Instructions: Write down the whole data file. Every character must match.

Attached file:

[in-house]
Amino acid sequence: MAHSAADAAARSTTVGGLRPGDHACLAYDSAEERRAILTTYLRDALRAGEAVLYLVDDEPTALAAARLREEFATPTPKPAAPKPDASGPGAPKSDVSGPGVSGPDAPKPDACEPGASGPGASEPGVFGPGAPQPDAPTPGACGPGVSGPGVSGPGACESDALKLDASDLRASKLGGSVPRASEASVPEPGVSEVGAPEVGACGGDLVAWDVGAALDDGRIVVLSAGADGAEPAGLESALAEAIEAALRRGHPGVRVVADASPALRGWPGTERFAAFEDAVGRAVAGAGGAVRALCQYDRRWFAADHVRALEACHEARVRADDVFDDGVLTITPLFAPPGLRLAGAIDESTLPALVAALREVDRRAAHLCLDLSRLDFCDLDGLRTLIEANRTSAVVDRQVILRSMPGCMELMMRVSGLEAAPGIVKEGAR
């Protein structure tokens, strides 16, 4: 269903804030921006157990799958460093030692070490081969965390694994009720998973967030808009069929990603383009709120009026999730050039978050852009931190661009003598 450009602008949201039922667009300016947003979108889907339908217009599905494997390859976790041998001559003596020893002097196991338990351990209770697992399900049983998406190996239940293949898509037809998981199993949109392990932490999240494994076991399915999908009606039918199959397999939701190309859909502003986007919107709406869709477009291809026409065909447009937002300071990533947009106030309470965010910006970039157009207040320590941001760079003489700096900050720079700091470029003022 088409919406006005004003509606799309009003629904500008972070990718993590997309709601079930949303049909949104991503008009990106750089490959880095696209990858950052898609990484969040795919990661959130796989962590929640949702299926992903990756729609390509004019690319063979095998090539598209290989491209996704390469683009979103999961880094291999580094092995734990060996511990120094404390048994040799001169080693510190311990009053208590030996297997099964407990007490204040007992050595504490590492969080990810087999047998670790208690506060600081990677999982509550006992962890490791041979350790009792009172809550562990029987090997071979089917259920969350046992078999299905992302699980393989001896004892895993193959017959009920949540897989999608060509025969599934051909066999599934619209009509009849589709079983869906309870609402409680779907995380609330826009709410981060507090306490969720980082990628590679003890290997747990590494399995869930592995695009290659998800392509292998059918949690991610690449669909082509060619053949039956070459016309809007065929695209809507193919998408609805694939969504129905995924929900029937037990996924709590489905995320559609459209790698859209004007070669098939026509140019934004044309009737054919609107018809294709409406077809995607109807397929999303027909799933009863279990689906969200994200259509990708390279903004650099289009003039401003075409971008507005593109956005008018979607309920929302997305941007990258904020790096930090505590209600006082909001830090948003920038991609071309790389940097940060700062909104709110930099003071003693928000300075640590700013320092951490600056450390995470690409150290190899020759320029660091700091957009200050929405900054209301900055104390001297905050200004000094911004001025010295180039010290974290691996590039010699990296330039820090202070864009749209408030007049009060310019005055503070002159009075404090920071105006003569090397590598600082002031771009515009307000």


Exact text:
[in-house]
Amino acid sequence: MAHSAADAAARSTTVGGLRPGDHACLAYDSAEERRAILTTYLRDALRAGEAVLYLVDDEPTALAAARLREEFATPTPKPAAPKPDASGPGAPKSDVSGPGVSGPDAPKPDACEPGASGPGASEPGVFGPGAPQPDAPTPGACGPGVSGPGVSGPGACESDALKLDASDLRASKLGGSVPRASEASVPEPGVSEVGAPEVGACGGDLVAWDVGAALDDGRIVVLSAGADGAEPAGLESALAEAIEAALRRGHPGVRVVADASPALRGWPGTERFAAFEDAVGRAVAGAGGAVRALCQYDRRWFAADHVRALEACHEARVRADDVFDDGVLTITPLFAPPGLRLAGAIDESTLPALVAALREVDRRAAHLCLDLSRLDFCDLDGLRTLIEANRTSAVVDRQVILRSMPGCMELMMRVSGLEAAPGIVKEGAR
């Protein structure tokens, strides 16, 4: 269903804030921006157990799958460093030692070490081969965390694994009720998973967030808009069929990603383009709120009026999730050039978050852009931190661009003598 450009602008949201039922667009300016947003979108889907339908217009599905494997390859976790041998001559003596020893002097196991338990351990209770697992399900049983998406190996239940293949898509037809998981199993949109392990932490999240494994076991399915999908009606039918199959397999939701190309859909502003986007919107709406869709477009291809026409065909447009937002300071990533947009106030309470965010910006970039157009207040320590941001760079003489700096900050720079700091470029003022 088409919406006005004003509606799309009003629904500008972070990718993590997309709601079930949303049909949104991503008009990106750089490959880095696209990858950052898609990484969040795919990661959130796989962590929640949702299926992903990756729609390509004019690319063979095998090539598209290989491209996704390469683009979103999961880094291999580094092995734990060996511990120094404390048994040799001169080693510190311990009053208590030996297997099964407990007490204040007992050595504490590492969080990810087999047998670790208690506060600081990677999982509550006992962890490791041979350790009792009172809550562990029987090997071979089917259920969350046992078999299905992302699980393989001896004892895993193959017959009920949540897989999608060509025969599934051909066999599934619209009509009849589709079983869906309870609402409680779907995380609330826009709410981060507090306490969720980082990628590679003890290997747990590494399995869930592995695009290659998800392509292998059918949690991610690449669909082509060619053949039956070459016309809007065929695209809507193919998408609805694939969504129905995924929900029937037990996924709590489905995320559609459209790698859209004007070669098939026509140019934004044309009737054919609107018809294709409406077809995607109807397929999303027909799933009863279990689906969200994200259509990708390279903004650099289009003039401003075409971008507005593109956005008018979607309920929302997305941007990258904020790096930090505590209600006082909001830090948003920038991609071309790389940097940060700062909104709110930099003071003693928000300075640590700013320092951490600056450390995470690409150290190899020759320029660091700091957009200050929405900054209301900055104390001297905050200004000094911004001025010295180039010290974290691996590039010699990296330039820090202070864009749209408030007049009060310019005055503070002159009075404090920071105006003569090397590598600082002031771009515009307000």